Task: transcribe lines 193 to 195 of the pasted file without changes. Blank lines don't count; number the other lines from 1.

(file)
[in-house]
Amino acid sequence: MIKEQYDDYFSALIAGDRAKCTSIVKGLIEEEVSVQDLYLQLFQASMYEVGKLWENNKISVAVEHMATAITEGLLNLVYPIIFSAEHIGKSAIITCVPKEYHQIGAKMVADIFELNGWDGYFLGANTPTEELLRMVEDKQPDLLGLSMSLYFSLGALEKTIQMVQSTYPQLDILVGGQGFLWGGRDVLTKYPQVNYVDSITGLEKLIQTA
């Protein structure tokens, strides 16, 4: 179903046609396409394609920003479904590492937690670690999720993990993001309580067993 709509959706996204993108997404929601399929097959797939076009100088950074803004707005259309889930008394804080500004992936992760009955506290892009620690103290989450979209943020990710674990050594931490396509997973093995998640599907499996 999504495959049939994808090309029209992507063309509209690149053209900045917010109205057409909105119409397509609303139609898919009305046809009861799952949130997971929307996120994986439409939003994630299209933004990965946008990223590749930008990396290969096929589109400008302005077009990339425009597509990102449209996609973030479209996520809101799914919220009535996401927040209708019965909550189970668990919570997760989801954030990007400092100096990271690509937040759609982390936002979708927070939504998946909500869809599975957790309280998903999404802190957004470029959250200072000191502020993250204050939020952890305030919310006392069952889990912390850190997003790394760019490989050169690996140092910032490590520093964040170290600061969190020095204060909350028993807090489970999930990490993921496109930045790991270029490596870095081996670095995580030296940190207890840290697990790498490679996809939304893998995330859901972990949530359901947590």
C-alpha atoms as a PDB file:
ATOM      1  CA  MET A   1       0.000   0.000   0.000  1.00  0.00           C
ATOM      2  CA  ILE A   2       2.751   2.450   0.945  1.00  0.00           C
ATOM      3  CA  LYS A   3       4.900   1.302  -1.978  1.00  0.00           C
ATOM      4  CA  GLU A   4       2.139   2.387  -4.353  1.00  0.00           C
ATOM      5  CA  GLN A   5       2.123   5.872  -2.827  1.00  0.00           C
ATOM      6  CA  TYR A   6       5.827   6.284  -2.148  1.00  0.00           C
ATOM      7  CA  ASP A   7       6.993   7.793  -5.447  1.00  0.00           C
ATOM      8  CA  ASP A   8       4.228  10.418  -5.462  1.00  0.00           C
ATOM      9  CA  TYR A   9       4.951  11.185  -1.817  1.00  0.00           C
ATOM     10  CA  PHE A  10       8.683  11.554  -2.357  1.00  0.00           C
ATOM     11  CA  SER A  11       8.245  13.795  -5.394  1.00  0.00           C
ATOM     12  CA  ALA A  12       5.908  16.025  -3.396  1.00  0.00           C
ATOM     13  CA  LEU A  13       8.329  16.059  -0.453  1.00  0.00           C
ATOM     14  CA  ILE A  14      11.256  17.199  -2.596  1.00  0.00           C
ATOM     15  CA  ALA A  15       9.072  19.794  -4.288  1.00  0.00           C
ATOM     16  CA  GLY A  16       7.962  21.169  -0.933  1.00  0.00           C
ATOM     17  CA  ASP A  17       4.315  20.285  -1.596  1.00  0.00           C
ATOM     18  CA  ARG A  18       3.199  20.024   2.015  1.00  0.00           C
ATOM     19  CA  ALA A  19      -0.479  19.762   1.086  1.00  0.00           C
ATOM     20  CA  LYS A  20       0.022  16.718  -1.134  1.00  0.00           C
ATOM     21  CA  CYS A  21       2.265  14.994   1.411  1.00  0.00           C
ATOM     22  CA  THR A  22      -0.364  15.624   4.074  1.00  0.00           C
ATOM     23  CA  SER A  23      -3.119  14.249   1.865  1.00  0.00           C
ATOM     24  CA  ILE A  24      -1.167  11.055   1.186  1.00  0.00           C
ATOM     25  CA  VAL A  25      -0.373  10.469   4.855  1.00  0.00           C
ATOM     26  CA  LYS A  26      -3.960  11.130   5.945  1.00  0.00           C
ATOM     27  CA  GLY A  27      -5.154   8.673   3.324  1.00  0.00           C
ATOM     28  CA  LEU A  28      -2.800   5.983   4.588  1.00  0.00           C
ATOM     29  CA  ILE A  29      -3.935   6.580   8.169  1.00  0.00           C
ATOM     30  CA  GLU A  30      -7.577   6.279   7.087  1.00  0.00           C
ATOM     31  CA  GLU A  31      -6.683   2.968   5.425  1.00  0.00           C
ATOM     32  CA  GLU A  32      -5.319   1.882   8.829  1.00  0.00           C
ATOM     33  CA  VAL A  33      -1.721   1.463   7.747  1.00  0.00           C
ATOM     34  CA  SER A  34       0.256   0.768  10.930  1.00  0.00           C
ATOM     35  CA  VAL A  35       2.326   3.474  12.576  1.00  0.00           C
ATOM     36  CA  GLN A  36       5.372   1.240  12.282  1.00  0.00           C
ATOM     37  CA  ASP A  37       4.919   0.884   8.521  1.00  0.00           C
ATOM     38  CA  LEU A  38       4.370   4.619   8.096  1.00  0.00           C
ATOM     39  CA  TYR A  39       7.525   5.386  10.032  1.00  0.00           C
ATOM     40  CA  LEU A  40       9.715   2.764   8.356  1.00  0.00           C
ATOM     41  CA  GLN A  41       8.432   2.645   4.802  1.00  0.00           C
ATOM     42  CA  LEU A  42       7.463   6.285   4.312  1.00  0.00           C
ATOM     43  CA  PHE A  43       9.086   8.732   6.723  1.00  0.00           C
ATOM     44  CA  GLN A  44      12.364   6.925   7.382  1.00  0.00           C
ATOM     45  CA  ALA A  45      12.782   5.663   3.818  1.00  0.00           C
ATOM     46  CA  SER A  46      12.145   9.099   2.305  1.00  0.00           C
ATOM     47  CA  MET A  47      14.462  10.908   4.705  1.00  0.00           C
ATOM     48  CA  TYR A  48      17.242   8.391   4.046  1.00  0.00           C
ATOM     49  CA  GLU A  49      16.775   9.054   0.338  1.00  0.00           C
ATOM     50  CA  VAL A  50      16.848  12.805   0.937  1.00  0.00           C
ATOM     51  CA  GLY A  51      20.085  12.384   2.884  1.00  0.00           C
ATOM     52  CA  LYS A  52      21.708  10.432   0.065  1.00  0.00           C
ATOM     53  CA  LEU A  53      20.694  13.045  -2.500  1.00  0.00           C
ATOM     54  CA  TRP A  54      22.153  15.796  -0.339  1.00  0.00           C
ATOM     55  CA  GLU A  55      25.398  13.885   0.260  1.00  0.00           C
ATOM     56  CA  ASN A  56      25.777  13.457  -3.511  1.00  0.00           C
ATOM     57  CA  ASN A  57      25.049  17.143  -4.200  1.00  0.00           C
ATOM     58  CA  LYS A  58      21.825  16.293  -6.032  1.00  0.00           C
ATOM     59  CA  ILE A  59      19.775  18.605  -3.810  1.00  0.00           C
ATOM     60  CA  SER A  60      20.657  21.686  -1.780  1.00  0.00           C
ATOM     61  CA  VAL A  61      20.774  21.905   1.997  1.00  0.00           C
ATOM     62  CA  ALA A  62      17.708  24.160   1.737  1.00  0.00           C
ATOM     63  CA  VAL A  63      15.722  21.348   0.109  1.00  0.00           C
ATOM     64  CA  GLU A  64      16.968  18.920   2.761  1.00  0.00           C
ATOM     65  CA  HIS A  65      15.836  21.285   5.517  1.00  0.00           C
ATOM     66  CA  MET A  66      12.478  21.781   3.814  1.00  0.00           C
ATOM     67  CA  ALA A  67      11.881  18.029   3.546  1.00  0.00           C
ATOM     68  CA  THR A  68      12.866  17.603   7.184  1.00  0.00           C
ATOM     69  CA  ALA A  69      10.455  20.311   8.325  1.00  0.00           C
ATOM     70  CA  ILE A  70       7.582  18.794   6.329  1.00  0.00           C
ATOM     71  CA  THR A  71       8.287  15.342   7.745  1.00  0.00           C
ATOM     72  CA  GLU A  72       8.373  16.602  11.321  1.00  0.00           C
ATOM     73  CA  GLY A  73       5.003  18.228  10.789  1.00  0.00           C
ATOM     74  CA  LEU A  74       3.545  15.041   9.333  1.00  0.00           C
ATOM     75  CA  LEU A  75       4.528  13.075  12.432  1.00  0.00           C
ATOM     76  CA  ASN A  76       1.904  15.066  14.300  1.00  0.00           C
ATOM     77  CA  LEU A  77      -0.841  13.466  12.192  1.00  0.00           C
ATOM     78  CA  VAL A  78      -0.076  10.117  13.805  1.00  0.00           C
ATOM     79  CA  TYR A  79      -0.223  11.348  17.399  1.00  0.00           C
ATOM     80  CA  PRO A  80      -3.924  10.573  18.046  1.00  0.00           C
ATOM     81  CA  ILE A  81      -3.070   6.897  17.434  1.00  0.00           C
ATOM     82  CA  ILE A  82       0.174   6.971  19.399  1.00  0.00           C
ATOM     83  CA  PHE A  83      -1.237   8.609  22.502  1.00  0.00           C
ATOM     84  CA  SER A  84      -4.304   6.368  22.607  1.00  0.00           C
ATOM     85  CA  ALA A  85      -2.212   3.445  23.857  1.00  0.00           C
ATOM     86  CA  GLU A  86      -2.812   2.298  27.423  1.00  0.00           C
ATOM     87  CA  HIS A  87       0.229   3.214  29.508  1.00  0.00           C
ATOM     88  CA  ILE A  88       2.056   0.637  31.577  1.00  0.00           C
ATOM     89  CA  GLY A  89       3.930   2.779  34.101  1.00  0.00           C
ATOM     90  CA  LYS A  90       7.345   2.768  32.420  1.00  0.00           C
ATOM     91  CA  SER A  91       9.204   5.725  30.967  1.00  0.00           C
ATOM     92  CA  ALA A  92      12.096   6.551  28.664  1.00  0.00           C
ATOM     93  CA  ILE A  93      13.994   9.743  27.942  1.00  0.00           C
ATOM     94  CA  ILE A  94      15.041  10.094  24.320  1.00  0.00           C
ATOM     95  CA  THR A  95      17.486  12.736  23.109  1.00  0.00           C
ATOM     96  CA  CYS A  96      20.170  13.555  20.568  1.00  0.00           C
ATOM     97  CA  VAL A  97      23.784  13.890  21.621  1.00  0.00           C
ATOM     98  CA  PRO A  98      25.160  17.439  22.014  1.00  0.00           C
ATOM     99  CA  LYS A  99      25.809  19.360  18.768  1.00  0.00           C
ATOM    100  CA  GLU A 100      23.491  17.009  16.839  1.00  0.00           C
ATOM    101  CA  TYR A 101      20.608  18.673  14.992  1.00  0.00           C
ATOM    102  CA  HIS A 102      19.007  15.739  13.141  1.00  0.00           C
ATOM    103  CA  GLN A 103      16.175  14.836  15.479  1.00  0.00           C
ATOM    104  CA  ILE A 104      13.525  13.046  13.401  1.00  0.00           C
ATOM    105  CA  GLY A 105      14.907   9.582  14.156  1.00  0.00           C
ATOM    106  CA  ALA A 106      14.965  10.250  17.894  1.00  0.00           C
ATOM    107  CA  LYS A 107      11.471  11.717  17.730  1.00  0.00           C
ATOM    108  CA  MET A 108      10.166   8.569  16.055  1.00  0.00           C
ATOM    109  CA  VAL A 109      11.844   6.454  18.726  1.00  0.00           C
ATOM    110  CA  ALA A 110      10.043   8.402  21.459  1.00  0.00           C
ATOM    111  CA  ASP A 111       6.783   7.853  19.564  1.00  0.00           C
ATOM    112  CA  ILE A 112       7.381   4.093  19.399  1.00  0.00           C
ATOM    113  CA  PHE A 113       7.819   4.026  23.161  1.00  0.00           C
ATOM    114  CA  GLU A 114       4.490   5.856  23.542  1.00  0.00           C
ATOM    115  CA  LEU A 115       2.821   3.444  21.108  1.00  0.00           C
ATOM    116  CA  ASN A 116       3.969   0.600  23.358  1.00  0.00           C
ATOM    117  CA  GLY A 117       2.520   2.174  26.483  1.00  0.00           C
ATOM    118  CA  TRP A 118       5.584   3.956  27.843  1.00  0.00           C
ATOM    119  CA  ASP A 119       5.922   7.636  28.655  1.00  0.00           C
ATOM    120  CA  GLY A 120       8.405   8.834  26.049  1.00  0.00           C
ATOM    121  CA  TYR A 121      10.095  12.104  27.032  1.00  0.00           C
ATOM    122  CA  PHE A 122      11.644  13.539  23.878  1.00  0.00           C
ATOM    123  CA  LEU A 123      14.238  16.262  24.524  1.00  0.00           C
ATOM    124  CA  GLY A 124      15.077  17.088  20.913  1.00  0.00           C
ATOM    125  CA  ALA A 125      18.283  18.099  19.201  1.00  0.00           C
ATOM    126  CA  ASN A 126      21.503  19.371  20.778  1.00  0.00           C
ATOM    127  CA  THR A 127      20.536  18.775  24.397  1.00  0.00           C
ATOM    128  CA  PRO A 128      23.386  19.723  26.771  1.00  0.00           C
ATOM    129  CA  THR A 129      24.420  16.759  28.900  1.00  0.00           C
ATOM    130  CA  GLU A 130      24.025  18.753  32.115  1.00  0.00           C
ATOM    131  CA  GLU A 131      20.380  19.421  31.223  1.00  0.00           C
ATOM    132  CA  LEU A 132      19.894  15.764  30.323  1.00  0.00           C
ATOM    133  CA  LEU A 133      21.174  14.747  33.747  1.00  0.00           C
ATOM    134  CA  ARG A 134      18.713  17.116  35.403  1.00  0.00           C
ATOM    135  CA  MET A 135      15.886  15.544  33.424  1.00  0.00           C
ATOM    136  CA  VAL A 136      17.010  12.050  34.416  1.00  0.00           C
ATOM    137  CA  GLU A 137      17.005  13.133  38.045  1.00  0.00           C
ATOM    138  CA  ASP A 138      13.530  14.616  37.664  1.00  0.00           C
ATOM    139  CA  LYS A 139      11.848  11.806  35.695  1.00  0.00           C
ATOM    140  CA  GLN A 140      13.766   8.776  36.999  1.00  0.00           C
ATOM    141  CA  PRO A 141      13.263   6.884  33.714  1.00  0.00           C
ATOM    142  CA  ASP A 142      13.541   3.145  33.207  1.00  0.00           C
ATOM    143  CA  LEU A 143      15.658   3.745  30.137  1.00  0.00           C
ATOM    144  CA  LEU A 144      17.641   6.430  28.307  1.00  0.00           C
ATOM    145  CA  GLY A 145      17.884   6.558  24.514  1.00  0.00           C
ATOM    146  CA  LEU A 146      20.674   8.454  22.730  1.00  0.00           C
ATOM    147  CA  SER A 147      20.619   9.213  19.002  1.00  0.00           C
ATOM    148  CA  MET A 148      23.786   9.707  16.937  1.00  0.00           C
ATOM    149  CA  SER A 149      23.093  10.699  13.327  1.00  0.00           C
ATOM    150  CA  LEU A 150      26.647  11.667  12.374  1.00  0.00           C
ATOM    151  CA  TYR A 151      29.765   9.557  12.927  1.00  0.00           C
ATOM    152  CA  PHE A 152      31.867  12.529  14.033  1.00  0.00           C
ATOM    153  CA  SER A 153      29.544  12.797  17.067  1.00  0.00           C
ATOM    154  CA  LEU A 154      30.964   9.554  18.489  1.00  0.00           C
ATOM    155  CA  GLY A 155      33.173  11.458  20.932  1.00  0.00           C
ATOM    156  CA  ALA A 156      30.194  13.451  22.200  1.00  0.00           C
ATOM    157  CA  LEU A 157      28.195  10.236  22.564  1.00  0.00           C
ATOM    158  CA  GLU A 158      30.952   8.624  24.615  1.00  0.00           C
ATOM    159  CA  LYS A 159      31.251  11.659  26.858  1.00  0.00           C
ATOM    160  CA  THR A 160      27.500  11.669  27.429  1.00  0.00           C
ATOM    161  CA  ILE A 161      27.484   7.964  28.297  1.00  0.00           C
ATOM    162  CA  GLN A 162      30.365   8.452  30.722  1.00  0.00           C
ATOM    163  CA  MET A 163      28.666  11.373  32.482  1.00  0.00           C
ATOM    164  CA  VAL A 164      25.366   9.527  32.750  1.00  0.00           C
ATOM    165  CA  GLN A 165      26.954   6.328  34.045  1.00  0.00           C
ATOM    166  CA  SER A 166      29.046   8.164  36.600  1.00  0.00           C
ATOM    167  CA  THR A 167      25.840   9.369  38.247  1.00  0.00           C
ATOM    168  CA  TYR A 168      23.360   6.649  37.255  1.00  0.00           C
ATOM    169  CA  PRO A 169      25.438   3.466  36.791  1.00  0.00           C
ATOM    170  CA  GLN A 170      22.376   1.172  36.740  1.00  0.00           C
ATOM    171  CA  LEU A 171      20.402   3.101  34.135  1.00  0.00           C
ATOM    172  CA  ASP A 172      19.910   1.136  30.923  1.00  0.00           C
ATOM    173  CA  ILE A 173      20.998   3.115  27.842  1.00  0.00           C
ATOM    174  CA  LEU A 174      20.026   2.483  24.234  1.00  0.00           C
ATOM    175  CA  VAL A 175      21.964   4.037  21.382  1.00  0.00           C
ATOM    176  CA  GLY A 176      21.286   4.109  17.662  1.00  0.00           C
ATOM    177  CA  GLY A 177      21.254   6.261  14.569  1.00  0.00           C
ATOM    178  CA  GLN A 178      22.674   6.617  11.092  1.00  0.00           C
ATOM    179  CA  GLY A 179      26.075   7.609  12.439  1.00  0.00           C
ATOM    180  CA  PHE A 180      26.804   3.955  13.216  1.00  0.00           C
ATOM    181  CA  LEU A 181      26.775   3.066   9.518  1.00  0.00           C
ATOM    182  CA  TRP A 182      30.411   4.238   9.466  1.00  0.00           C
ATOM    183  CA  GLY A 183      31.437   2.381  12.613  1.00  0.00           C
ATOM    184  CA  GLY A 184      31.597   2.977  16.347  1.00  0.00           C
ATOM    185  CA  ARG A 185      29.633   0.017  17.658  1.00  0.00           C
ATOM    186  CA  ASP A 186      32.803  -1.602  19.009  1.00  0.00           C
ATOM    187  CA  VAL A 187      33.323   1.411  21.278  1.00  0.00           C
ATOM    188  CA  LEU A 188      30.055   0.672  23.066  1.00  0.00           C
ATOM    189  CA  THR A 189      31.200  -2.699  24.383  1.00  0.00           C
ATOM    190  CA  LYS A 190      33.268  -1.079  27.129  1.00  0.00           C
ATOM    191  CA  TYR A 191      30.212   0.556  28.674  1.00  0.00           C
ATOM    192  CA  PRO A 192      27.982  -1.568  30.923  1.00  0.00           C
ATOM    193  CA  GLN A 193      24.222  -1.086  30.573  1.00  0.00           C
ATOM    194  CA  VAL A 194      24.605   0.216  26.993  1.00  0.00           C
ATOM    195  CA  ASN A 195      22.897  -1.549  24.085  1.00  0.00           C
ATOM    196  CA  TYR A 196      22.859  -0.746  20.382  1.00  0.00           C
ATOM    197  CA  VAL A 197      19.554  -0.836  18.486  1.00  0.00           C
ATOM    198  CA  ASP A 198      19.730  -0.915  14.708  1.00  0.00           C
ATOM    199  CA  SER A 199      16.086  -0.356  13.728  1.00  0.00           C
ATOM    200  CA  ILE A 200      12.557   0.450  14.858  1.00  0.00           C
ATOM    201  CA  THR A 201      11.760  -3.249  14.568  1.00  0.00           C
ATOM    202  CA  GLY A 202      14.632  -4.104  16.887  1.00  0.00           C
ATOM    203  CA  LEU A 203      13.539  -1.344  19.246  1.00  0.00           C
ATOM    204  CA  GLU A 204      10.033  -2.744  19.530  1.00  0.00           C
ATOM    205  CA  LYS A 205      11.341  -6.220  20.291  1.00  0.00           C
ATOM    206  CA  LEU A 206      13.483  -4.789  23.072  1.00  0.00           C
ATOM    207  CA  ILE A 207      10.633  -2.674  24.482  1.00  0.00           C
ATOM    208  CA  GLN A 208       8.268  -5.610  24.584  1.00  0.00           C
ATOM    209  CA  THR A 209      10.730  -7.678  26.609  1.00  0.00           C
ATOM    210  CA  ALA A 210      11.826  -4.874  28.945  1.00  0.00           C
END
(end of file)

ATOM    189  CA  THR A 189      31.200  -2.699  24.383  1.00  0.00           C
ATOM    190  CA  LYS A 190      33.268  -1.079  27.129  1.00  0.00           C
ATOM    191  CA  TYR A 191      30.212   0.556  28.674  1.00  0.00           C